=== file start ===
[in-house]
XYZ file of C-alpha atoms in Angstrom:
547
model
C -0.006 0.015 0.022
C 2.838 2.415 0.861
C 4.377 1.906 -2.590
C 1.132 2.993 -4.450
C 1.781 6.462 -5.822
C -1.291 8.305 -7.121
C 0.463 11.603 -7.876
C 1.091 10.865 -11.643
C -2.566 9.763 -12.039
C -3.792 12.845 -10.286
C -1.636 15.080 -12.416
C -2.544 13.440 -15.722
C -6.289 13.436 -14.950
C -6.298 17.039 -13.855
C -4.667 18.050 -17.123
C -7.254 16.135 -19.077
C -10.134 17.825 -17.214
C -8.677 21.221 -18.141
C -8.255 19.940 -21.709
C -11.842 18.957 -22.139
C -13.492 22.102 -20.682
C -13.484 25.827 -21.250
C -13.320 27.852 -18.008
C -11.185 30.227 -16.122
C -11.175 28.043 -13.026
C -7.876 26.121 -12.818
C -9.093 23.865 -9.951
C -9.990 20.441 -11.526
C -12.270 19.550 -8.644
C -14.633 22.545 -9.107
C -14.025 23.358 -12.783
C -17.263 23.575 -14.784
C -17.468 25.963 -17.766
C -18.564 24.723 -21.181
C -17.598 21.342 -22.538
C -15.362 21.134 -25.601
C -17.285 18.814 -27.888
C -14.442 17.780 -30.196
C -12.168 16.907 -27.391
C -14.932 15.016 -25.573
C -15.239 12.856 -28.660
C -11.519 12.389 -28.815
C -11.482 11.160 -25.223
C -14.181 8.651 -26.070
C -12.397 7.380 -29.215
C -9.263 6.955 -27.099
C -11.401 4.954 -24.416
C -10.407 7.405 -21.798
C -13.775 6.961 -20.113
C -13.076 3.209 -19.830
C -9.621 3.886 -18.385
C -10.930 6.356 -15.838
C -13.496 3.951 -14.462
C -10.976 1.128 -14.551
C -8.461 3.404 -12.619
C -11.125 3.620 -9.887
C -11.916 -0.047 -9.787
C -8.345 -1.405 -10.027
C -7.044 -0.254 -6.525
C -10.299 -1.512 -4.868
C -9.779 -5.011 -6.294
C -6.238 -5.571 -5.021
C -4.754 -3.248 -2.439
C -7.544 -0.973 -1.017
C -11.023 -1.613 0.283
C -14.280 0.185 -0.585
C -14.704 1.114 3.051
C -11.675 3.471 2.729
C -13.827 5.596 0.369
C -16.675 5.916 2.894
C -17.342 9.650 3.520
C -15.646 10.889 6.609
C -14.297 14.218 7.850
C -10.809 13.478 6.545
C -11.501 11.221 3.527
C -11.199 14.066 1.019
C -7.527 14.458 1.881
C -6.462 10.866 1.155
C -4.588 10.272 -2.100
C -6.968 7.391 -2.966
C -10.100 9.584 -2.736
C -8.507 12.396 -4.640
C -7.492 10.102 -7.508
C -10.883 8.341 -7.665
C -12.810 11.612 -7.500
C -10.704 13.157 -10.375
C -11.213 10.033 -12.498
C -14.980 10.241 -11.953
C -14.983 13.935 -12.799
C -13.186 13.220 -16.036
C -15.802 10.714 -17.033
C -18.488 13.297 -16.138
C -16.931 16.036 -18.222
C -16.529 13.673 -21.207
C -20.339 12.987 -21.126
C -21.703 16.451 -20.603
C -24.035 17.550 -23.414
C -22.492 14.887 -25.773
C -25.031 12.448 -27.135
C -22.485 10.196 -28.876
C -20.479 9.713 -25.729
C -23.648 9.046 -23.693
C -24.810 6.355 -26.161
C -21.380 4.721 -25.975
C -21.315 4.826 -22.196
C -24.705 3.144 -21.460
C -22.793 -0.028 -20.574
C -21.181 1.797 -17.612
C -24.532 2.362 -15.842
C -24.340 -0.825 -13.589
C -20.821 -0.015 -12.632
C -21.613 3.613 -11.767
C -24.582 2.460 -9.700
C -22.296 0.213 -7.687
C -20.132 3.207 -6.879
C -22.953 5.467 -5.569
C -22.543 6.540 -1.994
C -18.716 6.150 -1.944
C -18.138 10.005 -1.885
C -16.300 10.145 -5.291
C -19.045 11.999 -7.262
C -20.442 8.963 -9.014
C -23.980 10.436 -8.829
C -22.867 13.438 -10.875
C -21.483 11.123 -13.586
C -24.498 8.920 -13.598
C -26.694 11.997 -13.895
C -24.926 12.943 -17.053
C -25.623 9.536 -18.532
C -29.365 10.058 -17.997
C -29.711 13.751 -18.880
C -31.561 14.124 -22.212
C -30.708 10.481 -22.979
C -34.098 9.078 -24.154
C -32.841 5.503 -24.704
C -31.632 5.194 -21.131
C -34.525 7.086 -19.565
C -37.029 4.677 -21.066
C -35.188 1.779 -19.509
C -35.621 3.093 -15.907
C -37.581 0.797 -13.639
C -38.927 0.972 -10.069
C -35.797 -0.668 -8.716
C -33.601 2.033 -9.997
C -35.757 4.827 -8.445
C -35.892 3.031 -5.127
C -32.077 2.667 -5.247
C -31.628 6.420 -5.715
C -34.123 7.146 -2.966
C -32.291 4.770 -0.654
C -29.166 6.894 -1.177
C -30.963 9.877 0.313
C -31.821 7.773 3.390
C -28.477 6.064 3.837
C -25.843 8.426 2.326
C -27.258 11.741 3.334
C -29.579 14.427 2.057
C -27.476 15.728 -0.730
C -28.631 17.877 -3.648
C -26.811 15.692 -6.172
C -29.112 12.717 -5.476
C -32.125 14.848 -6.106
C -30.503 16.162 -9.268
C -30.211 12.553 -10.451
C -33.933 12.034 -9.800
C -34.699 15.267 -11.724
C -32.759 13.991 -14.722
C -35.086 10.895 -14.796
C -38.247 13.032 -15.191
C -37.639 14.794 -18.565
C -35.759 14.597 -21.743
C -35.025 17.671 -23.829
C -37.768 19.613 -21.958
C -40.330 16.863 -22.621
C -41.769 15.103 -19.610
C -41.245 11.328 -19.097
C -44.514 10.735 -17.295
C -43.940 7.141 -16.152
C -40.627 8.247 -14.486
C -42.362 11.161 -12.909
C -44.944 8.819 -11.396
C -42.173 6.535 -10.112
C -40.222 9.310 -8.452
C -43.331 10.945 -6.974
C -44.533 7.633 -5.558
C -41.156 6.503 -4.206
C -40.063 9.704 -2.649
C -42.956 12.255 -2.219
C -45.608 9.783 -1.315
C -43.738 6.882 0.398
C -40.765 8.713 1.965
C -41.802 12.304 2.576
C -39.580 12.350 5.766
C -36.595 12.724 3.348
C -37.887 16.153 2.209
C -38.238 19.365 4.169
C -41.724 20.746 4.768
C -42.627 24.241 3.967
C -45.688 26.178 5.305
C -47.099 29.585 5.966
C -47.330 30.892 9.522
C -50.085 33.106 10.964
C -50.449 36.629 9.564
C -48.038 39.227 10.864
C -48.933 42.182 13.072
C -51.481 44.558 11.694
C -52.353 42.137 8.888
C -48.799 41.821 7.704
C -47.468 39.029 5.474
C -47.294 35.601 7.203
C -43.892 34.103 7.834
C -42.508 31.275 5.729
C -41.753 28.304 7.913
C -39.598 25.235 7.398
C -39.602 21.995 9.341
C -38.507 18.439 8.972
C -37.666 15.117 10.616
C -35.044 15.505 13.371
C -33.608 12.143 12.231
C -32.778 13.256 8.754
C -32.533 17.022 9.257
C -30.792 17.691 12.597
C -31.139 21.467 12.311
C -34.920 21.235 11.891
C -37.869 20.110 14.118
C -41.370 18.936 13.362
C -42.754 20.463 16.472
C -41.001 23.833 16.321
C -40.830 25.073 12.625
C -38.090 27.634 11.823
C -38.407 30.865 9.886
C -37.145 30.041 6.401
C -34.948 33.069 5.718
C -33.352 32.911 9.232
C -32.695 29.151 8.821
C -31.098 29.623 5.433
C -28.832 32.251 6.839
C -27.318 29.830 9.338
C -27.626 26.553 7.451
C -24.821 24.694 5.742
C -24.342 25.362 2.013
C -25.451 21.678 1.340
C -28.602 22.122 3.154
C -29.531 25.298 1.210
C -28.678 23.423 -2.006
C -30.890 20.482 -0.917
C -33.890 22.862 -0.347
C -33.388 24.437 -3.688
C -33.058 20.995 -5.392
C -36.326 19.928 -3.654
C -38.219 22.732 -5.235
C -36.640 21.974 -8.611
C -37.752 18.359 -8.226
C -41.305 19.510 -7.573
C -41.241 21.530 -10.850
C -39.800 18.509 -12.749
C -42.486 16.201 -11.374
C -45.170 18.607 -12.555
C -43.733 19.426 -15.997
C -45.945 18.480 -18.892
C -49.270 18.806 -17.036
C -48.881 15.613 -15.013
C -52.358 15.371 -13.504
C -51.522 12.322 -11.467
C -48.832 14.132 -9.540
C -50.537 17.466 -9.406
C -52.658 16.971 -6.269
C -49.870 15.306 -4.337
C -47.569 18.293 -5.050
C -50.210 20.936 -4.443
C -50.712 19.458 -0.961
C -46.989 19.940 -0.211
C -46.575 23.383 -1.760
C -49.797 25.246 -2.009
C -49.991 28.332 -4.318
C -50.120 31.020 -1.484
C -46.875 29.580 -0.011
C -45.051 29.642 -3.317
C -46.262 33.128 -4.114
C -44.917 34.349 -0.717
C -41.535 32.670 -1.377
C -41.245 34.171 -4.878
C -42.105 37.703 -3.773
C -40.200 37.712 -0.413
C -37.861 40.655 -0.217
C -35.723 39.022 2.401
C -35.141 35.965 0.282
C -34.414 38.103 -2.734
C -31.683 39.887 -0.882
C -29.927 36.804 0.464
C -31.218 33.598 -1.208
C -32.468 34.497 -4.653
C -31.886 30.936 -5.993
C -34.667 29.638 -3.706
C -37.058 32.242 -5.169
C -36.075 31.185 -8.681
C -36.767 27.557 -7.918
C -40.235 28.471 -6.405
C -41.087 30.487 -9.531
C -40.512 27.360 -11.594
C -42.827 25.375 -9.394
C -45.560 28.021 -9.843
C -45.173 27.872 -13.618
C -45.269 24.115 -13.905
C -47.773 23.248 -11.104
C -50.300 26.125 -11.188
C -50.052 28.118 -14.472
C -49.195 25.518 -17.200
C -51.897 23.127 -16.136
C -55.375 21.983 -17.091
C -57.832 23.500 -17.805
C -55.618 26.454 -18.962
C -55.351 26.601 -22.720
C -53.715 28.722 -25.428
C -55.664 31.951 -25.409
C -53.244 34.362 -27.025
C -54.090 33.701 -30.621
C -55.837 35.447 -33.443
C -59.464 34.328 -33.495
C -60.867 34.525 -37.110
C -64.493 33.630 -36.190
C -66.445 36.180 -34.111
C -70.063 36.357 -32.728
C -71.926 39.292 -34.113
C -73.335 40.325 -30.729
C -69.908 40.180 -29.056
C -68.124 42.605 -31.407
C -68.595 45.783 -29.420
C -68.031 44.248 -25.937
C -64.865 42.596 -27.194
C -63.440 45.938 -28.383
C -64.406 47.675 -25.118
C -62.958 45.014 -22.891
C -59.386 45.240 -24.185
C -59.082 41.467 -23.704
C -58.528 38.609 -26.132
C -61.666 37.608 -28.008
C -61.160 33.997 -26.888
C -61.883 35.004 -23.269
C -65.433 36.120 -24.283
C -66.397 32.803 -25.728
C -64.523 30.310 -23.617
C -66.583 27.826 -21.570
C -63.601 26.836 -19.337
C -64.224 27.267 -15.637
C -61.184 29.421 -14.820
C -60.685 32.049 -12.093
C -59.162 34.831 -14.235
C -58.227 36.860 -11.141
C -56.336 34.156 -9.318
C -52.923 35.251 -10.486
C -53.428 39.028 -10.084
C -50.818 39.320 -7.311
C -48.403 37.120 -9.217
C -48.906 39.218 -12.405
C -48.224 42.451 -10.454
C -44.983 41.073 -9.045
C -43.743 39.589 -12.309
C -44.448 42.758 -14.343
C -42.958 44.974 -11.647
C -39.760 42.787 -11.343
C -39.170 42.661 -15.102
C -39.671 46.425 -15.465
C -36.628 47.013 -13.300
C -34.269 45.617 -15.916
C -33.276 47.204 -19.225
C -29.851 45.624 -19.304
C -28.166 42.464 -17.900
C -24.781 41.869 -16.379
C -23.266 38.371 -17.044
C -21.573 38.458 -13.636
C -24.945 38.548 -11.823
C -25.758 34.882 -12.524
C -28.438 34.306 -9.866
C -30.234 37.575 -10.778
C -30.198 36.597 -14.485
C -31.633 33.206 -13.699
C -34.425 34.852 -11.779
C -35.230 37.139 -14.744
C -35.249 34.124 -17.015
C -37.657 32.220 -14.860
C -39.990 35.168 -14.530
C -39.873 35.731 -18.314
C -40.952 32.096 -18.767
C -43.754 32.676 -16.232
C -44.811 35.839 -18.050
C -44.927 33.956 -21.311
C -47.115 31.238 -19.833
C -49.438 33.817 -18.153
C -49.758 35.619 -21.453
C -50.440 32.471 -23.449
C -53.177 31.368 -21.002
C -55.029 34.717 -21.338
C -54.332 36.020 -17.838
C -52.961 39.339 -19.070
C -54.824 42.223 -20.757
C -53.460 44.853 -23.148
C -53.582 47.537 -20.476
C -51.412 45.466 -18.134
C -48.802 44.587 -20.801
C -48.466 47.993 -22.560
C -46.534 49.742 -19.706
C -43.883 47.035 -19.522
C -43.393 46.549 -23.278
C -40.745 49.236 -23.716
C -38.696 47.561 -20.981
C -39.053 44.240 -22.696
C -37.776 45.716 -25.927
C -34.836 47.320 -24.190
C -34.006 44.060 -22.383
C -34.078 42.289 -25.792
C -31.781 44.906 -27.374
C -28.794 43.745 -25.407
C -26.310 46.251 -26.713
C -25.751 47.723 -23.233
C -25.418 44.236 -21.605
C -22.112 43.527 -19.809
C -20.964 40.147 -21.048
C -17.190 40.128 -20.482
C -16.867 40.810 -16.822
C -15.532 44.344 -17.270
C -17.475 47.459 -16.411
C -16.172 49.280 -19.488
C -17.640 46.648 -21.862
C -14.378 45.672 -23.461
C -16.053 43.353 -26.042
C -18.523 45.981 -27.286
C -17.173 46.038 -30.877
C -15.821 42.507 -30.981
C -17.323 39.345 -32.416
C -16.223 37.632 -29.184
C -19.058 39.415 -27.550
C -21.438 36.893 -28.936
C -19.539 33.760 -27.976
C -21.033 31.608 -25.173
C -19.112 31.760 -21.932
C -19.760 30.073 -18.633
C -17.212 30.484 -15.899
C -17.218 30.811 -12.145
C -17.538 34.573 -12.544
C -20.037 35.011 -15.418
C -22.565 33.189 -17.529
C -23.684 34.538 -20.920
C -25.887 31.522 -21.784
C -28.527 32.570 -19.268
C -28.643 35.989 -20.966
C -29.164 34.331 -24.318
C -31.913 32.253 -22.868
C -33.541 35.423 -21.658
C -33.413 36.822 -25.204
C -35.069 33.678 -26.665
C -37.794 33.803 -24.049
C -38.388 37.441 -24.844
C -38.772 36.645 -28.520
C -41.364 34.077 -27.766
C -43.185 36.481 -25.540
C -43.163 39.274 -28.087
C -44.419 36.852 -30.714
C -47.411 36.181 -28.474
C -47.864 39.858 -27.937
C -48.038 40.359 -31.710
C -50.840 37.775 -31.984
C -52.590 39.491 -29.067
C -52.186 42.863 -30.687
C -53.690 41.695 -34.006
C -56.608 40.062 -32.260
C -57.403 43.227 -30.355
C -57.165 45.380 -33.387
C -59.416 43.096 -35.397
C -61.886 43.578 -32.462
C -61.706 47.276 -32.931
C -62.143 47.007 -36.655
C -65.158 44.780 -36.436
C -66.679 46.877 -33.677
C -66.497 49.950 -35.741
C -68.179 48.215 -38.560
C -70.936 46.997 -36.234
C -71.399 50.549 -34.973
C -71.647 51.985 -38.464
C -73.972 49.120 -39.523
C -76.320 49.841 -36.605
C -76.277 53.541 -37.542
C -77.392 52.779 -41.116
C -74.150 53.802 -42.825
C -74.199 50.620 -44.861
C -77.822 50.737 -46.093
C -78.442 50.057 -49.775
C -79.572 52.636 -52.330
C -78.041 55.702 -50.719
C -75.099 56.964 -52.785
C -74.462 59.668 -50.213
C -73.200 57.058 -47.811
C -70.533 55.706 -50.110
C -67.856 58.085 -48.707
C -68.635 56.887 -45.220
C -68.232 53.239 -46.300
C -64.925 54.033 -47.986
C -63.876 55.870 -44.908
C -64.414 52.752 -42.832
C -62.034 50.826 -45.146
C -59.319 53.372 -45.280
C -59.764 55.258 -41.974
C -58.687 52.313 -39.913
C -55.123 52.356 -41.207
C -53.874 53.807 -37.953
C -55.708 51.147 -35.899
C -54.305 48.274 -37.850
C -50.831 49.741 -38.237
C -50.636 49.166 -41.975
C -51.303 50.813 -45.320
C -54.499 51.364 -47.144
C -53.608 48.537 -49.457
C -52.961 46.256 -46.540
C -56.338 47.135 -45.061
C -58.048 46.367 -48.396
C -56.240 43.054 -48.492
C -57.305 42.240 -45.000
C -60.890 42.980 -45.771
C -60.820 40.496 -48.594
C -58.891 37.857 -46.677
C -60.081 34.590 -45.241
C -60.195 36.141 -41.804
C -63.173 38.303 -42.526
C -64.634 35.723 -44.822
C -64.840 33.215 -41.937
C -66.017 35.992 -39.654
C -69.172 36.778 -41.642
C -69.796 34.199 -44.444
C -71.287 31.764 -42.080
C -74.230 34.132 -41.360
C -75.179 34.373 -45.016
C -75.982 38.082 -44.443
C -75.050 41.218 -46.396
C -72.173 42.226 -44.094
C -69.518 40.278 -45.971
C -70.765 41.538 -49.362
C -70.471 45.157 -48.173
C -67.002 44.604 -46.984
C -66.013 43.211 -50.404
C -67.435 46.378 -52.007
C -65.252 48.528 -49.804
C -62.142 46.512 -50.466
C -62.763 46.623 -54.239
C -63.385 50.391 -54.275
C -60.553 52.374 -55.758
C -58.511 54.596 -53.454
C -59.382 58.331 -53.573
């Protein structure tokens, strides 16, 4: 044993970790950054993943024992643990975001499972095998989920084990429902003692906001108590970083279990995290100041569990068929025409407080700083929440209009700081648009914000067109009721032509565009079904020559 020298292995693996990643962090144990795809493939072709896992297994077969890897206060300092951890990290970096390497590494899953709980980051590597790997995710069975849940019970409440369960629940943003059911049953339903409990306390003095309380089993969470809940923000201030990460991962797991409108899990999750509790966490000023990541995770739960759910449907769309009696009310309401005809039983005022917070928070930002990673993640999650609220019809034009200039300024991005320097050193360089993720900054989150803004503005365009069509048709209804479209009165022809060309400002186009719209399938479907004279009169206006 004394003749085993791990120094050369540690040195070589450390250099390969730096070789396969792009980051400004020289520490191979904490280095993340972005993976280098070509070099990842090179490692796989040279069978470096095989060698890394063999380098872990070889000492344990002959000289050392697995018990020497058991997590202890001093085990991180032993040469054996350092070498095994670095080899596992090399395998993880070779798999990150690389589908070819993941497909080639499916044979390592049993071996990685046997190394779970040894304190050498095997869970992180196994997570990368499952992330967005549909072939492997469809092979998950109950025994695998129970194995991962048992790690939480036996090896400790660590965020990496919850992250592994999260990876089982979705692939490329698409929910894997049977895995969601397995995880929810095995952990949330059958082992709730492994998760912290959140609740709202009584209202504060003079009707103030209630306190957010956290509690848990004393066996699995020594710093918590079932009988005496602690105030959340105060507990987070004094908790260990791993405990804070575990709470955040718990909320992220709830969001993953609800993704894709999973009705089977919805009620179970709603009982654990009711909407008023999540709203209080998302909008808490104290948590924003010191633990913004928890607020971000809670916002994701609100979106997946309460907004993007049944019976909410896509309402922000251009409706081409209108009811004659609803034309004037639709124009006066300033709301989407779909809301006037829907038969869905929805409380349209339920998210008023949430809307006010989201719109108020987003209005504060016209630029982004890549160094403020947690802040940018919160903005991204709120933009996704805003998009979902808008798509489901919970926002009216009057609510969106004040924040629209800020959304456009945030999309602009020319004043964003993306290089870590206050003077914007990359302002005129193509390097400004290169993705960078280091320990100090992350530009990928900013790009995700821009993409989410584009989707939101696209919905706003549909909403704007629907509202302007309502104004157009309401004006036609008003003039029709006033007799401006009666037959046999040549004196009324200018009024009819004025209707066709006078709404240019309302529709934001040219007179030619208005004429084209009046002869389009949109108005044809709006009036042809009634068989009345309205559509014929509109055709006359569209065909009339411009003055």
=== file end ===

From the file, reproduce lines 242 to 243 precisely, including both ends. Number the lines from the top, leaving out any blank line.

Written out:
C -27.318 29.830 9.338
C -27.626 26.553 7.451